The Soviet Union appears engaged in an intensive effort at damage control designed to scale down the scope and implementation of the Polish labor agreement. The accord contains a number of heretical provisions, including the promise of independent trade unions.
East European sources said consultations were under way between Moscow and Warsaw and the Polish leader Edward Gierek had met with senior Soviet officials within the past three days to discuss the situation.
The sources said the meeting was held on the Soviet-Polish border and that the Soviet delegation was led by Andrei Kirilenko, a senior Politburo member who frequently represents President Leonid Brezhnev. It was not possible to confirm this report.
The Soviet press continued to provide hints of Moscow's concern about the course of events in Poland. It has charged "Western inteference" in Polish affairs, perhaps to give the issue the character of a broader international conspiracy.
While the govenment news agency Tass reported tonight that there was an agreement between the Polish government and an interfactory workers' committee, analysts here pointed out that the Soviets have yet to inform their public that the agreement was approved by the Polish Communist Party Central Committee. Moreover, they noted that Gierek's name has not appeared in the Soviet press for the past three days, although the names of other Polish leaders have been published.
This may sound like an insignificant matter, but East Europeans take it as a sign of reservation and displeasure.
Senior Western diplomats say Moscow's aim at this stage is twofold; first, to reinforce the authority of the Polish party, badly shaken as a result of the seven weeks of unrest; second, to pressure the Polish leaders to circumscribe concessions granted to the strikers, especially those that hold a long-term potential threat to the party's dominant role.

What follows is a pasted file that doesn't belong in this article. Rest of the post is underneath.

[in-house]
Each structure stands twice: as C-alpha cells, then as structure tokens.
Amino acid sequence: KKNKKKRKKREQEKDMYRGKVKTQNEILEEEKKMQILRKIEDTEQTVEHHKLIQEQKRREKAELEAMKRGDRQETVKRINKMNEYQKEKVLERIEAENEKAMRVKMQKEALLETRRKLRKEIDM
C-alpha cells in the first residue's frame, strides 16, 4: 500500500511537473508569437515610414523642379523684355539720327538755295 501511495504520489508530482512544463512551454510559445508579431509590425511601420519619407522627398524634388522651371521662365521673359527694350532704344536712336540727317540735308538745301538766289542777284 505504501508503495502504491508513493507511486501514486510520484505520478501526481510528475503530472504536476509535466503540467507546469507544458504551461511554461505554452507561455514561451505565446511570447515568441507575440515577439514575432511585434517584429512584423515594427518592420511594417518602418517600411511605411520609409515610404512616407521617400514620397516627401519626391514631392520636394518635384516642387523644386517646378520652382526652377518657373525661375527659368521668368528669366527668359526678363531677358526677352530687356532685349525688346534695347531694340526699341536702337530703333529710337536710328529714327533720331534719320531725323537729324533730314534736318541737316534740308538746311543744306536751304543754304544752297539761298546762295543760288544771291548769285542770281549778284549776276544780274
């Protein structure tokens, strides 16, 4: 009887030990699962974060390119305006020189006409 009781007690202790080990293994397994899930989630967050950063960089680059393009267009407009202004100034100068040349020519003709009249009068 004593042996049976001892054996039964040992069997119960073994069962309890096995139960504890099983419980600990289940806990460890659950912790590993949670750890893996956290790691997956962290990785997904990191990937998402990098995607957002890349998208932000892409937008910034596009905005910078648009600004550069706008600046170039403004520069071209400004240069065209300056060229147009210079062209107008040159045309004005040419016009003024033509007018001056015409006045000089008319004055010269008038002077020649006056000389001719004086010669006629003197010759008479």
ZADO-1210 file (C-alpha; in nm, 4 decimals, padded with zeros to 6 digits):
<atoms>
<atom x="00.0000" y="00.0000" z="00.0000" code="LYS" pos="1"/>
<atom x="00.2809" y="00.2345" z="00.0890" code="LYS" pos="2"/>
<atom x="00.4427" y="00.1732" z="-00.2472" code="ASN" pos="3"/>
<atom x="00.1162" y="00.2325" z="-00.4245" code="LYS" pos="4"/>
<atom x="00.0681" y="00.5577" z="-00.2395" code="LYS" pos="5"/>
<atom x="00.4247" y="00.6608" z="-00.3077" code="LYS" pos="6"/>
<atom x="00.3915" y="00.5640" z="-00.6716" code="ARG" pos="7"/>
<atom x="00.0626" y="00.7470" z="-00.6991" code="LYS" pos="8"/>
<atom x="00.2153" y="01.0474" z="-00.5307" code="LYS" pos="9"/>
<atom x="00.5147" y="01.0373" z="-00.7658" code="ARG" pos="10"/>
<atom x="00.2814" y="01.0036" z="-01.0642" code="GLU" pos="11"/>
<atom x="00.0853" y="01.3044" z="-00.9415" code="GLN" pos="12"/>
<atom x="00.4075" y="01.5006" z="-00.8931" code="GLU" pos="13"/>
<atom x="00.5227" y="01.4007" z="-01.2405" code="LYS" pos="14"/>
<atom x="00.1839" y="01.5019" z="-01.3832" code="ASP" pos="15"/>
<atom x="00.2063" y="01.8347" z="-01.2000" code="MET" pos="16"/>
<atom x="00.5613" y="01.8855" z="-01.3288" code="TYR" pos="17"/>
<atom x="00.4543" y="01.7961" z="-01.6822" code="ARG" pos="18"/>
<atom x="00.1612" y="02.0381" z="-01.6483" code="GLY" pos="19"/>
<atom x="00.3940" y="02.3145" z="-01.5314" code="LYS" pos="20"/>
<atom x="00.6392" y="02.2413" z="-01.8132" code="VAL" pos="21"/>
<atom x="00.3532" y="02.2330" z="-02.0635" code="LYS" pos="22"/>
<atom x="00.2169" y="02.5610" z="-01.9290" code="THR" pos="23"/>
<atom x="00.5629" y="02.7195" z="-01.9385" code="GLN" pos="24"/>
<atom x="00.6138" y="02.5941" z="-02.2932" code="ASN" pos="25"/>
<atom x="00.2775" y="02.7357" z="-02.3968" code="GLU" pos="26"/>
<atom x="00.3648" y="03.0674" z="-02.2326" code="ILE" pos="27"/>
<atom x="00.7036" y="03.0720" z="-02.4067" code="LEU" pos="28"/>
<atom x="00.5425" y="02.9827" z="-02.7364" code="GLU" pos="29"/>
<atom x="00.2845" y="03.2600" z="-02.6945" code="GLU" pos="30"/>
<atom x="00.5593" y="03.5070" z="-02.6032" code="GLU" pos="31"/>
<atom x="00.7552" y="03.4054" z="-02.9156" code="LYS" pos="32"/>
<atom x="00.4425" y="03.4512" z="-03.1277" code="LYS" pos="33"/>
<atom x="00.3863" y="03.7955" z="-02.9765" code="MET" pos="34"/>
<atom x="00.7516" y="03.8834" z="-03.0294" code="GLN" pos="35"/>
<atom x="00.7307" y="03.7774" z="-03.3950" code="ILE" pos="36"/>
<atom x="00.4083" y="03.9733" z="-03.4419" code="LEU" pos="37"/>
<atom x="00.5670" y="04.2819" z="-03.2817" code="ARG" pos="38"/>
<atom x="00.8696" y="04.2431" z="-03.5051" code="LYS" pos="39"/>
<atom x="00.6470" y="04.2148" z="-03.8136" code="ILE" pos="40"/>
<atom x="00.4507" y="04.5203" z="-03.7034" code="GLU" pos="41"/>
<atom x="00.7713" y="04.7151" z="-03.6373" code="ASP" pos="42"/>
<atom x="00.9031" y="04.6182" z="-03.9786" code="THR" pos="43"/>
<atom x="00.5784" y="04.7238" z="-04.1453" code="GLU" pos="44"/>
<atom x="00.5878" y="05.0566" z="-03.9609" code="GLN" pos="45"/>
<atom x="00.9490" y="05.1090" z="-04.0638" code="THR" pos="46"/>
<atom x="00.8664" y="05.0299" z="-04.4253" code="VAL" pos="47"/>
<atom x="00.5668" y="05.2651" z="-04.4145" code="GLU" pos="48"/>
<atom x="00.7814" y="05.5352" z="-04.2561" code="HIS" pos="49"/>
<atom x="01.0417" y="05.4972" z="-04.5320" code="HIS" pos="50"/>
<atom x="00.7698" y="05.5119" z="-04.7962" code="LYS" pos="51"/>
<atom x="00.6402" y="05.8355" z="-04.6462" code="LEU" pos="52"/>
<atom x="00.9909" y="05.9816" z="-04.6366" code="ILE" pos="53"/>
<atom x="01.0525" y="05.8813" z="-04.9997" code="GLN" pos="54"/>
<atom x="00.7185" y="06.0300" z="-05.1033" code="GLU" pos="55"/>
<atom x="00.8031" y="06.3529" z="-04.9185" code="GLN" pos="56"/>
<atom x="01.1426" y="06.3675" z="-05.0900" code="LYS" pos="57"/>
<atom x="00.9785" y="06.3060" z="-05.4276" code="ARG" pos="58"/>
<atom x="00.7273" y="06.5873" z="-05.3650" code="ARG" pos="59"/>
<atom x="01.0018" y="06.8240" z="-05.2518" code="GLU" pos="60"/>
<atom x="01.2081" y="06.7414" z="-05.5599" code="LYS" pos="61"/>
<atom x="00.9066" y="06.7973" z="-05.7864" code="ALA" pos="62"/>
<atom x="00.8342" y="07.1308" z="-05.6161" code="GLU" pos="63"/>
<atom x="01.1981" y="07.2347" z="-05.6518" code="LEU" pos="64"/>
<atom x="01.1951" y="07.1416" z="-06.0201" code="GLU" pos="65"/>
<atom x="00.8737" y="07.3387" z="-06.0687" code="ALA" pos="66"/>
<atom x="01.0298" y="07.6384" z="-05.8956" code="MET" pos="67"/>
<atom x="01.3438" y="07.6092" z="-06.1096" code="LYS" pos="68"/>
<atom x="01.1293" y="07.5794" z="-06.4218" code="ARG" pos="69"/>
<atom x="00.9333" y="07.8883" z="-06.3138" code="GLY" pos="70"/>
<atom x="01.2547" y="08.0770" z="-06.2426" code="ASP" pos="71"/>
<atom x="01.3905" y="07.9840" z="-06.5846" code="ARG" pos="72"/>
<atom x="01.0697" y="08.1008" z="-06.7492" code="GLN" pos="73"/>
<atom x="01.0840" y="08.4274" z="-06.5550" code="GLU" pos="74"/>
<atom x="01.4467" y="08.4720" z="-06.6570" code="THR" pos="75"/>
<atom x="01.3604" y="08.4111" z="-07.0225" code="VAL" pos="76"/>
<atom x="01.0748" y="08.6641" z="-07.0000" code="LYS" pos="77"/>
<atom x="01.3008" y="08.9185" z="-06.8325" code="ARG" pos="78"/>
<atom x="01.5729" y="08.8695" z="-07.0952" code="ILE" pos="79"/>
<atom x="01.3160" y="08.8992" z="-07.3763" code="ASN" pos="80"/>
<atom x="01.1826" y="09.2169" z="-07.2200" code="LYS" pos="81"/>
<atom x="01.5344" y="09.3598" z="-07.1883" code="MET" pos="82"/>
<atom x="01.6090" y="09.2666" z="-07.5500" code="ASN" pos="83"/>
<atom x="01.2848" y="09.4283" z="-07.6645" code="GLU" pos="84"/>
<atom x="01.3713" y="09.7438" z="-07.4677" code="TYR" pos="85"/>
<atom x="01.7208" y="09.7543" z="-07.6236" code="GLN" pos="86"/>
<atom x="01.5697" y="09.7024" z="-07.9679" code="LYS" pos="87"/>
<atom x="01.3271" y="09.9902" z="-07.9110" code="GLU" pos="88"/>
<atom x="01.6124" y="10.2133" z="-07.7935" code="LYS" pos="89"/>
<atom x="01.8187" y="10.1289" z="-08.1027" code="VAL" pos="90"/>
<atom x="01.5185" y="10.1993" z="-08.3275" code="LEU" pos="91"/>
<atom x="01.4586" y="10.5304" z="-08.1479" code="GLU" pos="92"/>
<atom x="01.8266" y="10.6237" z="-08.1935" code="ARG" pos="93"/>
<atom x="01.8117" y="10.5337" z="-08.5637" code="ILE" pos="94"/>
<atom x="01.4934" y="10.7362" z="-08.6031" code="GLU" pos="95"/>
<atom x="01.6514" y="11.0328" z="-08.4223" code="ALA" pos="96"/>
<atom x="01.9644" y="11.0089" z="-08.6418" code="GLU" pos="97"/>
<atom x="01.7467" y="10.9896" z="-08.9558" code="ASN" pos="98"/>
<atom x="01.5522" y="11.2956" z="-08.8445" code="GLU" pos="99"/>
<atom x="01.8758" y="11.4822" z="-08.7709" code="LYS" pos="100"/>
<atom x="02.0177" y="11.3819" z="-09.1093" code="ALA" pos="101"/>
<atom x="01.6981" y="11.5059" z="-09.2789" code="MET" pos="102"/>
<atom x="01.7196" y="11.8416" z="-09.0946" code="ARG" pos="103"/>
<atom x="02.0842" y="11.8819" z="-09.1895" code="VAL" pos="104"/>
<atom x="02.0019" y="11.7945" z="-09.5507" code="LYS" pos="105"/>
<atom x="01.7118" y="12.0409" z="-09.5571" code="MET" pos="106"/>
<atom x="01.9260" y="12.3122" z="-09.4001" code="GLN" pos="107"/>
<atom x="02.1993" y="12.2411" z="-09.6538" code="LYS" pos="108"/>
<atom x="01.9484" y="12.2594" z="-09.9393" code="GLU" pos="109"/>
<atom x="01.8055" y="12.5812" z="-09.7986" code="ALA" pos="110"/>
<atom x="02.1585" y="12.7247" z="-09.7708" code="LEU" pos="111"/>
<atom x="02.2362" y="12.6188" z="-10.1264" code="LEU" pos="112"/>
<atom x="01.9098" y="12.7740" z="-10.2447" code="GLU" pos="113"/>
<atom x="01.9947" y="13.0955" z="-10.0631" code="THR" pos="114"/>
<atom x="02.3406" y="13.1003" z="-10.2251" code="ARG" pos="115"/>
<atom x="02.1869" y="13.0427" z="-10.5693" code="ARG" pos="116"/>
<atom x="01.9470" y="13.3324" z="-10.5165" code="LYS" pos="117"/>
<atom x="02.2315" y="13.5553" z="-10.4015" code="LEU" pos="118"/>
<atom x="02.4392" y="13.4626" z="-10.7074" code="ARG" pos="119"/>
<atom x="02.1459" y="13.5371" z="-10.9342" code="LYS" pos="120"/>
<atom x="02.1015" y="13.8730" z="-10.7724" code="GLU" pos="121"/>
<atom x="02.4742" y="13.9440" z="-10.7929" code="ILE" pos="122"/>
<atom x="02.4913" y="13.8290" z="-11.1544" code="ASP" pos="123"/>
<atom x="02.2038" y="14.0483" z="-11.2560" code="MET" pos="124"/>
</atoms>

Despite continued warnings, however, these diplomats believe there is room for compromise if the trade union movement, like the Polish Roman Catholic Church, accepts limitations on nonparty activity so that ultimate Soviet control in Poland is not challenged.
According to this view, a Kremlin already preoccupied with Afghanistan and beset by other internal and external problems may be willing eventually to accept a diluted accord between the government and the workers.
The tone of a growing number of commentaries on Polish developents, however, suggests that the Soviets are trying to make things more difficult for the supporters of independent trade unions and that the struggle over this issue is likely to continue.
One Tass commentary again attacked "antisocialist" groups in Poland and cautioned the leadership to keep "intact the firm foundation of socialism and the fundamental principle of the party's leading role in society."
It indicated that the Soviet Union had granted Poland additional credits for purchases of raw materials for its industries, including the food industry. fTass said, "The steady Soviet deliveries are of key importance for the Polish economy," The extent of Soviet emergency support was not indicated, and it was not clear if the Soviet aid referred to was the same assistance program announced last night in Warsaw.
Tass said, "Poland is now encountering serious, and in a number of cases, highly serious economic and social problems." It added that Soviet aid was "essential" to Warsaw "for overcoming these difficulties."
Tonight's commentaries again criticized Western trade unions for collecting money for Polish groups "which come out from antisocialist positions and which conduct subversive activities against the existing system."
One dispatch said unspecified Western circles, including some government leaders, were involved in "gross interference in Polish affairs and seek to export anticommunism to Poland and to impose Western ideological standards on the Polish people."